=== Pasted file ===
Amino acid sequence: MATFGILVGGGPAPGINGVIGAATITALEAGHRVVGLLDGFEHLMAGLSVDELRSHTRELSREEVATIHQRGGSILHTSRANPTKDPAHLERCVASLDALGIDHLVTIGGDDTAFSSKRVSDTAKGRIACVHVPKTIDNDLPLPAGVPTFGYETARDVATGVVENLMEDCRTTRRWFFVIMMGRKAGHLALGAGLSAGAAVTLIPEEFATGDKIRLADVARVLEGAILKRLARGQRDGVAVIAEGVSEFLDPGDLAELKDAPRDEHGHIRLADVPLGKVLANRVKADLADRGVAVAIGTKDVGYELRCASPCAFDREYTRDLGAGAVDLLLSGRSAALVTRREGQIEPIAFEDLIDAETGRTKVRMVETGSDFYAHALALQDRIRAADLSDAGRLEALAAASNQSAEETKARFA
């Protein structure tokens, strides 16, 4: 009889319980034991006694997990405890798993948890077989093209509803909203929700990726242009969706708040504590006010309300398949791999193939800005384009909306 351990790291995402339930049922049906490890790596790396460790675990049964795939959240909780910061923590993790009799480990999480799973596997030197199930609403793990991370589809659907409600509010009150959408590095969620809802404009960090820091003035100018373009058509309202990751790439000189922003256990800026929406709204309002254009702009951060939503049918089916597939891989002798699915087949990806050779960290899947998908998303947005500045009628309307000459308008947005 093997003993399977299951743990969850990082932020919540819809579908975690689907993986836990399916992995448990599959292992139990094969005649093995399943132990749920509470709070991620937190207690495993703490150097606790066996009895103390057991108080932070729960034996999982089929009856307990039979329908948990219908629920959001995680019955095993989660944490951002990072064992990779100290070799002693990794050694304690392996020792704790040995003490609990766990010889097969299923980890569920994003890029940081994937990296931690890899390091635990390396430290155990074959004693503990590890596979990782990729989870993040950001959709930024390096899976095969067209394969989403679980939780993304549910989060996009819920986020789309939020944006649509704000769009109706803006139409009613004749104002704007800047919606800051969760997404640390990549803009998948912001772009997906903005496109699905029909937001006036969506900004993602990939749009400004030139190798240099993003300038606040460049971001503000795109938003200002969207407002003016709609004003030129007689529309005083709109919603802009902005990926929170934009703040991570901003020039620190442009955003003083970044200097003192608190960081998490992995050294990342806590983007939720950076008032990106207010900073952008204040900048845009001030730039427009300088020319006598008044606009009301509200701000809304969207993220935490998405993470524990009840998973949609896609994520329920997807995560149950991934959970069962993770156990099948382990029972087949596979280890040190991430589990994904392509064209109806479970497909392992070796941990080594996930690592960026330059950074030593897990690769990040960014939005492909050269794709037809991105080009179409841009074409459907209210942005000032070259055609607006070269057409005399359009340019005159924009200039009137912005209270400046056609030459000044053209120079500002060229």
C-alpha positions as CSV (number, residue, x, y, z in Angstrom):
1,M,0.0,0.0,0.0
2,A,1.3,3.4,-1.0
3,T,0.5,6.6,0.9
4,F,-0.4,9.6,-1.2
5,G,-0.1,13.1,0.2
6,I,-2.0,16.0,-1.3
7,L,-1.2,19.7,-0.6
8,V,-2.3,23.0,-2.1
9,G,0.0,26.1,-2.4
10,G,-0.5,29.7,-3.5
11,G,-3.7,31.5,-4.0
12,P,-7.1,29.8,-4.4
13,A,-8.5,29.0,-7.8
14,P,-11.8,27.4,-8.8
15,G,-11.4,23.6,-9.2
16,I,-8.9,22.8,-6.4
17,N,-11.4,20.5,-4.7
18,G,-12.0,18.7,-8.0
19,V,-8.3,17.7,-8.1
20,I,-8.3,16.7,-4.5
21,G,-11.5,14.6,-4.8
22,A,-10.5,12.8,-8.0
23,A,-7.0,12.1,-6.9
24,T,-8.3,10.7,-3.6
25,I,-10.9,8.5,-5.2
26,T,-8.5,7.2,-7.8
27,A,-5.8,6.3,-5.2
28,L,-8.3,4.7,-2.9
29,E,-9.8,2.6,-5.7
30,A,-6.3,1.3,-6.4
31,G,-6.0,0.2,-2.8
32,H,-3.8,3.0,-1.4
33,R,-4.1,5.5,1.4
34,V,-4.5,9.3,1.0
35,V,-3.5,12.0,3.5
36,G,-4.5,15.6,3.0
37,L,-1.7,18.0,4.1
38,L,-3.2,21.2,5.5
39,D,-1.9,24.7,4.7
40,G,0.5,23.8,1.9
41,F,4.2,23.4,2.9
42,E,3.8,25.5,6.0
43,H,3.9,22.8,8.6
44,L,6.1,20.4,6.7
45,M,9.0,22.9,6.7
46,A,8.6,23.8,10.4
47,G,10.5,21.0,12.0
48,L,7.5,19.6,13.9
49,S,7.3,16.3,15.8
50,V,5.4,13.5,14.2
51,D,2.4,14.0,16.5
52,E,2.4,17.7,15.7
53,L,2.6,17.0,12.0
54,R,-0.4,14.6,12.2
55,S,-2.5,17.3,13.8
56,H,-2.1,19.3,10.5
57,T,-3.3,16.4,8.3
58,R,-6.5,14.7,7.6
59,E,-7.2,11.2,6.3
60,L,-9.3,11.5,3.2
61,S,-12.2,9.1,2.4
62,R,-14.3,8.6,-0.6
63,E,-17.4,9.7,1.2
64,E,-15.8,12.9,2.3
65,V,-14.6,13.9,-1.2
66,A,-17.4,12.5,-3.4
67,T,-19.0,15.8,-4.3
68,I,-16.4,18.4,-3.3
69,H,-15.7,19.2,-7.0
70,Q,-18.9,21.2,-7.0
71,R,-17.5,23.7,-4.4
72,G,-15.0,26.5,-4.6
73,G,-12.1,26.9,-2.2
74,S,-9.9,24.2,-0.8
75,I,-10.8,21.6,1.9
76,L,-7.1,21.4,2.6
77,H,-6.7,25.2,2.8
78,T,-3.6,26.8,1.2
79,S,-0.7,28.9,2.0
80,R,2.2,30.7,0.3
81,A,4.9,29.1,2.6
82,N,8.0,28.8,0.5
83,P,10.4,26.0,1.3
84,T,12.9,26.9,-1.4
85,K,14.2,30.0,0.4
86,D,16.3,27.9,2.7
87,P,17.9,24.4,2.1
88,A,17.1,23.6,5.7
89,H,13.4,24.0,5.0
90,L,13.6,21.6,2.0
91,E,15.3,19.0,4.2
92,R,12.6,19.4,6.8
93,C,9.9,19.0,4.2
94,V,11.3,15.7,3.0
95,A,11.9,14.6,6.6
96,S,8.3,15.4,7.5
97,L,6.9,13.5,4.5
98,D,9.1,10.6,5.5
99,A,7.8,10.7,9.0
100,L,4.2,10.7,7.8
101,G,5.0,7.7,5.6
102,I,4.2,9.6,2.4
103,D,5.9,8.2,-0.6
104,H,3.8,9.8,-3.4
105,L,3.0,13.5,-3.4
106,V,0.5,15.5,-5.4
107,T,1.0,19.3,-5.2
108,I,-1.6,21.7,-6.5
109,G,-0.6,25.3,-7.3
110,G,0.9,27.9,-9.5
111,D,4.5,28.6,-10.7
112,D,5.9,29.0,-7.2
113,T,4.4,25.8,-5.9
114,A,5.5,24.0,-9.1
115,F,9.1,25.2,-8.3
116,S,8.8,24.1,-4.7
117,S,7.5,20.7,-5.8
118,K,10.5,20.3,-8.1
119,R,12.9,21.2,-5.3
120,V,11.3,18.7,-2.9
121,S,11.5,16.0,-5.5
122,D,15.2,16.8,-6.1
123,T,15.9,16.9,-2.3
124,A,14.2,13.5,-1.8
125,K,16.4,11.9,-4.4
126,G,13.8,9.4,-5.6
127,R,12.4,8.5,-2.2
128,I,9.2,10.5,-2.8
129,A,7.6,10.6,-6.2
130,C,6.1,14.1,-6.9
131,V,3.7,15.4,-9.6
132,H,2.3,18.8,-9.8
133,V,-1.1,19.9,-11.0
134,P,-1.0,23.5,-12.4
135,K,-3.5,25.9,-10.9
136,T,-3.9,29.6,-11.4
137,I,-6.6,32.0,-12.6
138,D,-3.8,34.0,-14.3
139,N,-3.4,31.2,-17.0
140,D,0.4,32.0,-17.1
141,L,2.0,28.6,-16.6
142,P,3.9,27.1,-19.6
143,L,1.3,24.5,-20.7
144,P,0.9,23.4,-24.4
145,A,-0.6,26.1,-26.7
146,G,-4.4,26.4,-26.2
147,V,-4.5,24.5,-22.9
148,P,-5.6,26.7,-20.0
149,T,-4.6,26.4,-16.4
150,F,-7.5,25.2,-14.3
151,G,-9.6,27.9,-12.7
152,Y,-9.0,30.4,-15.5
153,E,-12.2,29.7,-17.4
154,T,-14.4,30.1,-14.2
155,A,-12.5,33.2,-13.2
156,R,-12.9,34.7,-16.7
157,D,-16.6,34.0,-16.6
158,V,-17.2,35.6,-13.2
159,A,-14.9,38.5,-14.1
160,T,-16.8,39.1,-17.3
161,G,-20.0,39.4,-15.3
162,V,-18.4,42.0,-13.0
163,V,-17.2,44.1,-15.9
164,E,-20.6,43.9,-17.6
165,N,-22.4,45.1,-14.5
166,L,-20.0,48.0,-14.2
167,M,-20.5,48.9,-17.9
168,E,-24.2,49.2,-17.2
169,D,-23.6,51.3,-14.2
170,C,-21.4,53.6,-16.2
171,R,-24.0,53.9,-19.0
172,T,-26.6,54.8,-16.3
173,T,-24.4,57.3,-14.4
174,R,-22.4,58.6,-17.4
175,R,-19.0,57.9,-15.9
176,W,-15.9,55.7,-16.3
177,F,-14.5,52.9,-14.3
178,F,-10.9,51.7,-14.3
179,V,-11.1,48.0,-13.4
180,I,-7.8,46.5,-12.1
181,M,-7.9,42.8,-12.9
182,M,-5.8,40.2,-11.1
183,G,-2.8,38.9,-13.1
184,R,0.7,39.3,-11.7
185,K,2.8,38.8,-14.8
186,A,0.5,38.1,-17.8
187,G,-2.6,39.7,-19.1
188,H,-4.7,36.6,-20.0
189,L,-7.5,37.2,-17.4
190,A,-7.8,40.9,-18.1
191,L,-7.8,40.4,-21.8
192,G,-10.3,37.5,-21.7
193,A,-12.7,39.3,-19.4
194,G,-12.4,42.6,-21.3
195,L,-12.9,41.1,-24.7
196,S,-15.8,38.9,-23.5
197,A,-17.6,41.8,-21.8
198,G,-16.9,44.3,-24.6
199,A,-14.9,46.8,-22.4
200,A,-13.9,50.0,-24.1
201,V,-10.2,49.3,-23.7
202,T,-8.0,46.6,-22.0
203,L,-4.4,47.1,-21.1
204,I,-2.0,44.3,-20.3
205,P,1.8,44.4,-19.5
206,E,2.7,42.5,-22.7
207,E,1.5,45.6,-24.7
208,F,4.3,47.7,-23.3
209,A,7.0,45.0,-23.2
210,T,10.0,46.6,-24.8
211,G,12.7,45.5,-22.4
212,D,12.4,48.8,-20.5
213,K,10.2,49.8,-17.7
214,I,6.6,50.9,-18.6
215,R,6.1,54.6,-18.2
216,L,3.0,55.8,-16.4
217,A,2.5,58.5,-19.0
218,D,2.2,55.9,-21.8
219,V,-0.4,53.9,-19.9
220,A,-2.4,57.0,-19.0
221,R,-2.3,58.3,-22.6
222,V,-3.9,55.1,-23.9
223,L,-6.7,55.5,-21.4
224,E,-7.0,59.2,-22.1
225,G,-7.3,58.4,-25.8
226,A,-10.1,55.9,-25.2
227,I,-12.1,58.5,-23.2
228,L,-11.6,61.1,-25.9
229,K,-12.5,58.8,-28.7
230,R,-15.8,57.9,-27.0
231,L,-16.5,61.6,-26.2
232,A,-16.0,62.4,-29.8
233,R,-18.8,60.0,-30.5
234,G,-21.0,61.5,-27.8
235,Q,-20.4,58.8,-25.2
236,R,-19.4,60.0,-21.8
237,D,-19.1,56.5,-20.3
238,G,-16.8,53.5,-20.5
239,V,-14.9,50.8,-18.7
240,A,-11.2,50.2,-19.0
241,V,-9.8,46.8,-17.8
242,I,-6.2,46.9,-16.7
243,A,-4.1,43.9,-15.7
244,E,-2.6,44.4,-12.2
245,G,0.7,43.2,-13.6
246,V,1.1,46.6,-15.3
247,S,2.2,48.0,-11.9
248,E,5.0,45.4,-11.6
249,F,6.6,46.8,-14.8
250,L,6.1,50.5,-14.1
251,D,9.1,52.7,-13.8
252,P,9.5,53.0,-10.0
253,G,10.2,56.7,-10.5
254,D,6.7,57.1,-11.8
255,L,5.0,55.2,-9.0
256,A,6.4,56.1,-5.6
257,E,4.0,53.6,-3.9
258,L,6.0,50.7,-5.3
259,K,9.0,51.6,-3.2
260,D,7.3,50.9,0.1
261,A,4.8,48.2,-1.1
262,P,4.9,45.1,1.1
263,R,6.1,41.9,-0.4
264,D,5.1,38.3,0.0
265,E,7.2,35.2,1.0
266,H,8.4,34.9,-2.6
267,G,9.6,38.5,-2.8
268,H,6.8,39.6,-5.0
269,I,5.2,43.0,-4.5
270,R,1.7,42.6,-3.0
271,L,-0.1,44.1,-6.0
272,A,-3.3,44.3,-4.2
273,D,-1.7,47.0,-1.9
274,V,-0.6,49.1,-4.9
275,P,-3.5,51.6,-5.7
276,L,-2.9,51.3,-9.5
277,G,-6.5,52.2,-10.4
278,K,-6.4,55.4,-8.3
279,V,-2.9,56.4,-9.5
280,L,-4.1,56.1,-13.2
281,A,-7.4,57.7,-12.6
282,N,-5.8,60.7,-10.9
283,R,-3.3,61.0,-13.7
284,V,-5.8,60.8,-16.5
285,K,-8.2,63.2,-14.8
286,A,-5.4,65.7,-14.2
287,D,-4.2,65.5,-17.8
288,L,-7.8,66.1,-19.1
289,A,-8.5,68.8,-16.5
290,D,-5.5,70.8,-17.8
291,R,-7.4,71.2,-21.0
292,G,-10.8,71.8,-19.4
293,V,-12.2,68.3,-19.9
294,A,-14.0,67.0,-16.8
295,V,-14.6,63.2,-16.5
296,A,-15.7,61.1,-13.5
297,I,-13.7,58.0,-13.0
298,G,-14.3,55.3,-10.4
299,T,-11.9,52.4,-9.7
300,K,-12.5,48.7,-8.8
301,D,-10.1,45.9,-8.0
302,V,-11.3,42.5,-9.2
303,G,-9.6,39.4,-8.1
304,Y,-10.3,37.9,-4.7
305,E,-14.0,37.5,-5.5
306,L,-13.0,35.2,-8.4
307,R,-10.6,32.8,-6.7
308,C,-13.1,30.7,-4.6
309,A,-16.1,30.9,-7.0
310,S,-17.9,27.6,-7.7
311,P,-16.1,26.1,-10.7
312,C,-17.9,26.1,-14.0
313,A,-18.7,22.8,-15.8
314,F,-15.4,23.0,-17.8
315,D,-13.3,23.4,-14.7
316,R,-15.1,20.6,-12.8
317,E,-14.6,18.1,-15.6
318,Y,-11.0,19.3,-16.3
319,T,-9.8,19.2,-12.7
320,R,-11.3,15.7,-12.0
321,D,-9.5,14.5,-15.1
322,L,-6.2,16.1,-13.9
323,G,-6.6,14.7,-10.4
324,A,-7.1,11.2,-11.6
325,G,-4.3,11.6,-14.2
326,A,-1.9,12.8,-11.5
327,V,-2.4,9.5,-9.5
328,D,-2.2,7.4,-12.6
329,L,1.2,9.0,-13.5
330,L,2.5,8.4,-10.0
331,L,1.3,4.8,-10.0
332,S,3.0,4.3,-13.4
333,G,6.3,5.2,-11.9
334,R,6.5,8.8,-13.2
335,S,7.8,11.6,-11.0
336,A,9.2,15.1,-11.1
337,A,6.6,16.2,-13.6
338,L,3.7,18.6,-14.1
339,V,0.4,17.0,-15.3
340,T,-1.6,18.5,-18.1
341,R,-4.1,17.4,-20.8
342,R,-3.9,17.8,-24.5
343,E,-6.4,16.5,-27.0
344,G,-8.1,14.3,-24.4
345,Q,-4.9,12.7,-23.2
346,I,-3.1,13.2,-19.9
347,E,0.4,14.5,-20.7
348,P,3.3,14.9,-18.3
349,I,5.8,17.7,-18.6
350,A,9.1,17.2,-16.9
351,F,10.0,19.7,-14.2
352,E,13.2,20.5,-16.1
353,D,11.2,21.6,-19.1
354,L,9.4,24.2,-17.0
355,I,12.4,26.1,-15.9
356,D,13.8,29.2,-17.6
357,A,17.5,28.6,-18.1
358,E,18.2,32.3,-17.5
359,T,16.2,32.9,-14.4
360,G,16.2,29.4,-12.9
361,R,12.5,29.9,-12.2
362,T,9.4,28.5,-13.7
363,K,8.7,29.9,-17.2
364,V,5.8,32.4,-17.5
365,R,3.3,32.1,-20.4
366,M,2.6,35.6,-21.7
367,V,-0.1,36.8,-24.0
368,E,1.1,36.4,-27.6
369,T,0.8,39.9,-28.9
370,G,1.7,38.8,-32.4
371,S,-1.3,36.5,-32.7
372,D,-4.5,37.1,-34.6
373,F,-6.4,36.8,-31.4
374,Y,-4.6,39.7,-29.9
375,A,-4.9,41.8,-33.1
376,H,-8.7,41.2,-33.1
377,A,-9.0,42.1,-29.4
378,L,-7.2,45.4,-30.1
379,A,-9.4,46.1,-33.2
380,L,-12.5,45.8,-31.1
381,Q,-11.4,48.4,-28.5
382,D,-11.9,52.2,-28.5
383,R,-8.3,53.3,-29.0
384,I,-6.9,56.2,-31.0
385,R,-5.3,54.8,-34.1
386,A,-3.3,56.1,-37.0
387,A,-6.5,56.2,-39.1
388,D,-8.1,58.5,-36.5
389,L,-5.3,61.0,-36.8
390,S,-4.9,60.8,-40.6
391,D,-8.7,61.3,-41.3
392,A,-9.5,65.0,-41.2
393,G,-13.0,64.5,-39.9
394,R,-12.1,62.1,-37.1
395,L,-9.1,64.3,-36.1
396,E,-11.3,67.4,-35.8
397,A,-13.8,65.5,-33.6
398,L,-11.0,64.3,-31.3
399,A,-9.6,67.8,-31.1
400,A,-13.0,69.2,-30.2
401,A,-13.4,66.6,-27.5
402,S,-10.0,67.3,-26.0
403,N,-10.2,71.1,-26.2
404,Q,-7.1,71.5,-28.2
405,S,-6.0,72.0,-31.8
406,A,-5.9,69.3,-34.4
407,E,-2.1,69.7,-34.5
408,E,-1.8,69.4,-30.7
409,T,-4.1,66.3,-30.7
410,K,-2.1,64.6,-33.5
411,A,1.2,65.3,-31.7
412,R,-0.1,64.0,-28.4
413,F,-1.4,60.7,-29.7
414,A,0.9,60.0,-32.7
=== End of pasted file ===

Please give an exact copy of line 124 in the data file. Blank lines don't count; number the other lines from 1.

121,S,11.5,16.0,-5.5